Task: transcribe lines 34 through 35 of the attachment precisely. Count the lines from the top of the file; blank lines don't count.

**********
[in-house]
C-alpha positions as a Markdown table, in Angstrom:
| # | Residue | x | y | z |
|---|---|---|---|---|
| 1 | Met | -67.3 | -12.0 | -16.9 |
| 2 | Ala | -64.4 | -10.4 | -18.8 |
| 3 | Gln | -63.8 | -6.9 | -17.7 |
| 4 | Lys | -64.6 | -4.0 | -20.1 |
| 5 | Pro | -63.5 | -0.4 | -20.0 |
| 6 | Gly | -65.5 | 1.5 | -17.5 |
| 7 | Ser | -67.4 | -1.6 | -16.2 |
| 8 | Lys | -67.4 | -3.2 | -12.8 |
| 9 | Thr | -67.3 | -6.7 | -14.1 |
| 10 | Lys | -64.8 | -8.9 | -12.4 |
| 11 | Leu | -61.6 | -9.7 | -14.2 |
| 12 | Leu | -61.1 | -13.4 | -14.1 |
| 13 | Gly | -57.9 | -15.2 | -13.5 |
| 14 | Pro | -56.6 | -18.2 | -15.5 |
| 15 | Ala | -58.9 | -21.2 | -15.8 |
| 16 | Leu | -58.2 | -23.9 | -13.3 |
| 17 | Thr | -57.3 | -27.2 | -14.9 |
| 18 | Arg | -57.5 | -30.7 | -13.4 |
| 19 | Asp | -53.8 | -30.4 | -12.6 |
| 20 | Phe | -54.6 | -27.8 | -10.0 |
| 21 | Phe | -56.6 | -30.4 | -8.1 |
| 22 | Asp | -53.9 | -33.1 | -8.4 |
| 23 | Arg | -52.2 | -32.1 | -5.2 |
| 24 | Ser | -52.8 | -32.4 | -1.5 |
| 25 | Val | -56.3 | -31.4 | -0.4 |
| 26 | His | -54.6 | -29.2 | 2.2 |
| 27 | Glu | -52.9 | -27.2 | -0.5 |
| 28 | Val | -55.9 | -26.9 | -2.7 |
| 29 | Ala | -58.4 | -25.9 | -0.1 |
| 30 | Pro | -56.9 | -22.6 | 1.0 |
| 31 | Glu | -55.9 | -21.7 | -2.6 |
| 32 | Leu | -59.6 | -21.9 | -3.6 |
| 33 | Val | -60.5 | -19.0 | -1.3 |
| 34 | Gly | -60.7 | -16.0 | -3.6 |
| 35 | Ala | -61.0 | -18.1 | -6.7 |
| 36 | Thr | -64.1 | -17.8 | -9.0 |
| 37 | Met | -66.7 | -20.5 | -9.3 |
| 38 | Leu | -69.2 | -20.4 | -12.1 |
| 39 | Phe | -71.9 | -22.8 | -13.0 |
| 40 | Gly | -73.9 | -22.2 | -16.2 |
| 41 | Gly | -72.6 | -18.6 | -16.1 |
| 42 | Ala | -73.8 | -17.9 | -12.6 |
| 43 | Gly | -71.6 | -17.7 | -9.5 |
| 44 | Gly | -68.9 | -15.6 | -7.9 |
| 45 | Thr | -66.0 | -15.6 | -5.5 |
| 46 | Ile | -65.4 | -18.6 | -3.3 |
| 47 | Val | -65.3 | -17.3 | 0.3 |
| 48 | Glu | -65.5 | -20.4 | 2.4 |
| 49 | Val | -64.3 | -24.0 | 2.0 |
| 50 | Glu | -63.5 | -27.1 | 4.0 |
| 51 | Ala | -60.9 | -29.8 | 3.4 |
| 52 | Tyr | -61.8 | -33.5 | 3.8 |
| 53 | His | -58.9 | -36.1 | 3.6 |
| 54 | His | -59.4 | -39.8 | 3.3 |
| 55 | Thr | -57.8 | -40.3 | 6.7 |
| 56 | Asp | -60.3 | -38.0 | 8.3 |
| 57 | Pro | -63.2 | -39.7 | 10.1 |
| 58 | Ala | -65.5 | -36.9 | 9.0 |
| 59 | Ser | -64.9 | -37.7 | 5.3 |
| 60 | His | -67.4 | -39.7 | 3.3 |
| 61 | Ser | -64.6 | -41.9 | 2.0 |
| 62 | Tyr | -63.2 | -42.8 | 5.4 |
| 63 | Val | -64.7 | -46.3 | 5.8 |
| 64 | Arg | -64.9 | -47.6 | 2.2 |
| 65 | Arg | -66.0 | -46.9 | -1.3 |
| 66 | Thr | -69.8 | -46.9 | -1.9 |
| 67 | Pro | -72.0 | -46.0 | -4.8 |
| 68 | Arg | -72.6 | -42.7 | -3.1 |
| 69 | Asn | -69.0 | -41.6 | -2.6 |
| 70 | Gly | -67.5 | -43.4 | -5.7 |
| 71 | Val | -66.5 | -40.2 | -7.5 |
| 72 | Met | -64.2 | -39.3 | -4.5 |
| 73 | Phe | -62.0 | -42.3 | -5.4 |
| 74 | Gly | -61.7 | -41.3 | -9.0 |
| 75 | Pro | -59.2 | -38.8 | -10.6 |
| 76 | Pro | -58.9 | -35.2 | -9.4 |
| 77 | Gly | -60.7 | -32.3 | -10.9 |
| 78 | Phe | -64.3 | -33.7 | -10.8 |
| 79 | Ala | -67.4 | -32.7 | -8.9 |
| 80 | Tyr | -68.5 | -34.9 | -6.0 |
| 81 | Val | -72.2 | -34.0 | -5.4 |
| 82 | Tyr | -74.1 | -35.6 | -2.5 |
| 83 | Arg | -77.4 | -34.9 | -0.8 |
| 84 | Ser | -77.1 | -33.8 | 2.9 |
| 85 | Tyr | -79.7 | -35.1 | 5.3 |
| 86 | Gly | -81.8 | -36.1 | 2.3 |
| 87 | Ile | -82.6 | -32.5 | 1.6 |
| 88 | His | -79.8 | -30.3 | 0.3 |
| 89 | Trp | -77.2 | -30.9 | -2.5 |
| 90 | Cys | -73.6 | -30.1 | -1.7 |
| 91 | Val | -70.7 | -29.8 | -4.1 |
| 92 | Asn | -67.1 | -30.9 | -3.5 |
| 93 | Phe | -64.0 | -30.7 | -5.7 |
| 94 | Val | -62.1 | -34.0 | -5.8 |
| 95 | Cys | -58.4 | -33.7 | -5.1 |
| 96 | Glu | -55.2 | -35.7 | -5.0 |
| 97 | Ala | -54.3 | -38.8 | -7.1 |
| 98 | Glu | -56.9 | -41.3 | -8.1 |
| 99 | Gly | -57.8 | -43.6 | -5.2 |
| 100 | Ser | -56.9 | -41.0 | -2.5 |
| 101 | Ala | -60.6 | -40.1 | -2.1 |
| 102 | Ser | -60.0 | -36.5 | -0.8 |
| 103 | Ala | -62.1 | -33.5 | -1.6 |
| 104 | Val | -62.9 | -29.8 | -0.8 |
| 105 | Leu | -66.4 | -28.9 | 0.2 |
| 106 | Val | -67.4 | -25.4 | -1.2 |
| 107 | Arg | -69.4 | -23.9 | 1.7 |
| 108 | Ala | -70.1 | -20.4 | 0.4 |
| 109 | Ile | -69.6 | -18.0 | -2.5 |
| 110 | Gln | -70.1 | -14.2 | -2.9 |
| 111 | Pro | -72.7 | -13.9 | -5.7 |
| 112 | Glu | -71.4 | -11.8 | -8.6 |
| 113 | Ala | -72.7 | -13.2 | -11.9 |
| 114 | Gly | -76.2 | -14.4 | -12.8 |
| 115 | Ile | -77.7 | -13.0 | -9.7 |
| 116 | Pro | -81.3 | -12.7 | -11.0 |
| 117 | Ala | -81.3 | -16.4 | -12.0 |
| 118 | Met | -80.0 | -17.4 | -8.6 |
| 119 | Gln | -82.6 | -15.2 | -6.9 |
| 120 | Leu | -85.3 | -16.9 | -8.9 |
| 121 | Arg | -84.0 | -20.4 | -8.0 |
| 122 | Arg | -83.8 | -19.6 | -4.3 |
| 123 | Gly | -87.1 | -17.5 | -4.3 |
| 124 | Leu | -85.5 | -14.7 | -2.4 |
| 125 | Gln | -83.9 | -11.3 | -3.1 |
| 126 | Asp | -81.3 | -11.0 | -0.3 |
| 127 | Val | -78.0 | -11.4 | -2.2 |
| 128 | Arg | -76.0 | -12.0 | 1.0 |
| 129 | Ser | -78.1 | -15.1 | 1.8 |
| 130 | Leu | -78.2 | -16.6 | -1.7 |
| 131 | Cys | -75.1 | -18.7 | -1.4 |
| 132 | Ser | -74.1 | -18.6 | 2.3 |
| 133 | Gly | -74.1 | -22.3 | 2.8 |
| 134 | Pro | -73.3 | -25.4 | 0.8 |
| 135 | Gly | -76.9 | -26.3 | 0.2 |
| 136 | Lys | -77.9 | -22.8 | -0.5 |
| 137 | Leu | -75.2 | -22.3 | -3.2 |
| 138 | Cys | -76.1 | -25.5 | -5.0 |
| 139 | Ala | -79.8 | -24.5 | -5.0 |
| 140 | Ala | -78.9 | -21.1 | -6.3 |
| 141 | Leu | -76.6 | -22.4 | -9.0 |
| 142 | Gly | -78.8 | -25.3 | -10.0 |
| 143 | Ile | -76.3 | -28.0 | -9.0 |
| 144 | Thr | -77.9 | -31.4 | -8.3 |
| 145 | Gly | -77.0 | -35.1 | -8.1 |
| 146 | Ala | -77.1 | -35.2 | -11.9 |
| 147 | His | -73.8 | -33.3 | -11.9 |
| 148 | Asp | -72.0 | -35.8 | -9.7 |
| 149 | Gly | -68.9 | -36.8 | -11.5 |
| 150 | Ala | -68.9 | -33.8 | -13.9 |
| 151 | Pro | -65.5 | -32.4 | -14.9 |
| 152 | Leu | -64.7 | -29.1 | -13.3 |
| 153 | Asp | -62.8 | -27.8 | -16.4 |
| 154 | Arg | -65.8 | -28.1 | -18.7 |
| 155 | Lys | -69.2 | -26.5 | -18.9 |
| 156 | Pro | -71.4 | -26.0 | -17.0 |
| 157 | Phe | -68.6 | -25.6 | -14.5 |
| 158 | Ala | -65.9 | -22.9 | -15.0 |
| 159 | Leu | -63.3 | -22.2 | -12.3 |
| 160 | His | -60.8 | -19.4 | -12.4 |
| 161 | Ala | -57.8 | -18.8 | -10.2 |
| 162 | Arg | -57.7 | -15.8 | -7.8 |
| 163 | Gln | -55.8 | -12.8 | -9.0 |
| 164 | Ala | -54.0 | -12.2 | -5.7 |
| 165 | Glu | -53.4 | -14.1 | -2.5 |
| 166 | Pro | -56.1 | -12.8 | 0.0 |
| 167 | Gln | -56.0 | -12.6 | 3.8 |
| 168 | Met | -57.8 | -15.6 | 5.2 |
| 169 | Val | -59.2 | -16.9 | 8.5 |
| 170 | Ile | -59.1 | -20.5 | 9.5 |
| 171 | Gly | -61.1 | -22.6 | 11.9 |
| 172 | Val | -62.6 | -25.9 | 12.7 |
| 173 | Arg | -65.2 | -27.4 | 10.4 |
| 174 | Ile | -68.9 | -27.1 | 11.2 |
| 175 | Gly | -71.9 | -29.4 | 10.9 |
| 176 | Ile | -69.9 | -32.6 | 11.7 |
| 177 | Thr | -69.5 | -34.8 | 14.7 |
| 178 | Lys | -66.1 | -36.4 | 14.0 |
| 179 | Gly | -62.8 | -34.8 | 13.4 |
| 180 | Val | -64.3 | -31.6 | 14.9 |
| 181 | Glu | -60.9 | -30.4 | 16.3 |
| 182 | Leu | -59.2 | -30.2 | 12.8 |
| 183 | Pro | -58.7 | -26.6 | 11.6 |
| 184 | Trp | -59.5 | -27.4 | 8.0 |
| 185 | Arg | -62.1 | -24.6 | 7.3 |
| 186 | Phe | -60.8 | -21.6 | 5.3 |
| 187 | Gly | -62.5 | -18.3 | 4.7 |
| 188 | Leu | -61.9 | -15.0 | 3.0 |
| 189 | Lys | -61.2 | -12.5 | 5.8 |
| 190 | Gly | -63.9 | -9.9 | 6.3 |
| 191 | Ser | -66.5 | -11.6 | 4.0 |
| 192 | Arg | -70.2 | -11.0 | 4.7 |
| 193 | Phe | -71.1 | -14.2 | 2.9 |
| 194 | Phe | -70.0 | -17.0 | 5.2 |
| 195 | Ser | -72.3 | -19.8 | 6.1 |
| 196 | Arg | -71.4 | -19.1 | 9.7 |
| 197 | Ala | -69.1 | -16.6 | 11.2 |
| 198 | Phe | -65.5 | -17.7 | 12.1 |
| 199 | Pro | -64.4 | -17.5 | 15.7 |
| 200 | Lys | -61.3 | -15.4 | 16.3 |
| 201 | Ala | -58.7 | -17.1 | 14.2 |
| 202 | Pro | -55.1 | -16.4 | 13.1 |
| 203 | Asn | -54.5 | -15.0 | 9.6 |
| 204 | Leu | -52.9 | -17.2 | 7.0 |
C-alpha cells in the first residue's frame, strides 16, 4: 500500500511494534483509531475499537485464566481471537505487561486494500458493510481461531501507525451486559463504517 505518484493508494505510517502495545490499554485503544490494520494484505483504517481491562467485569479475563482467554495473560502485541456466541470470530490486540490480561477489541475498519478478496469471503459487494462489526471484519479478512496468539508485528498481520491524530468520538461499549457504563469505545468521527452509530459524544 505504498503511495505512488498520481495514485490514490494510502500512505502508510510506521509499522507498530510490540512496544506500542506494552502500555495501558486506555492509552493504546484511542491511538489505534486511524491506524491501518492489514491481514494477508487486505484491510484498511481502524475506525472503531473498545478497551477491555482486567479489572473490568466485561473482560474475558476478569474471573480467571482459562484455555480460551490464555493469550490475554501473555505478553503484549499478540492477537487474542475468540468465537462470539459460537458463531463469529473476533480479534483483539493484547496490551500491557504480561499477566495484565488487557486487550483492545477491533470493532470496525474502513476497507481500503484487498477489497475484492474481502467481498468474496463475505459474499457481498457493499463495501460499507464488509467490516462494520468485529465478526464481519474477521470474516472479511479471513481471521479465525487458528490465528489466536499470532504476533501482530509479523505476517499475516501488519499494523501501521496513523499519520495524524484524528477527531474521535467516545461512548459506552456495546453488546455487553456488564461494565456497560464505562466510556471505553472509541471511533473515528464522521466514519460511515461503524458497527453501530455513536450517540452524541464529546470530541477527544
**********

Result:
| 30 | Pro | -56.9 | -22.6 | 1.0 |
| 31 | Glu | -55.9 | -21.7 | -2.6 |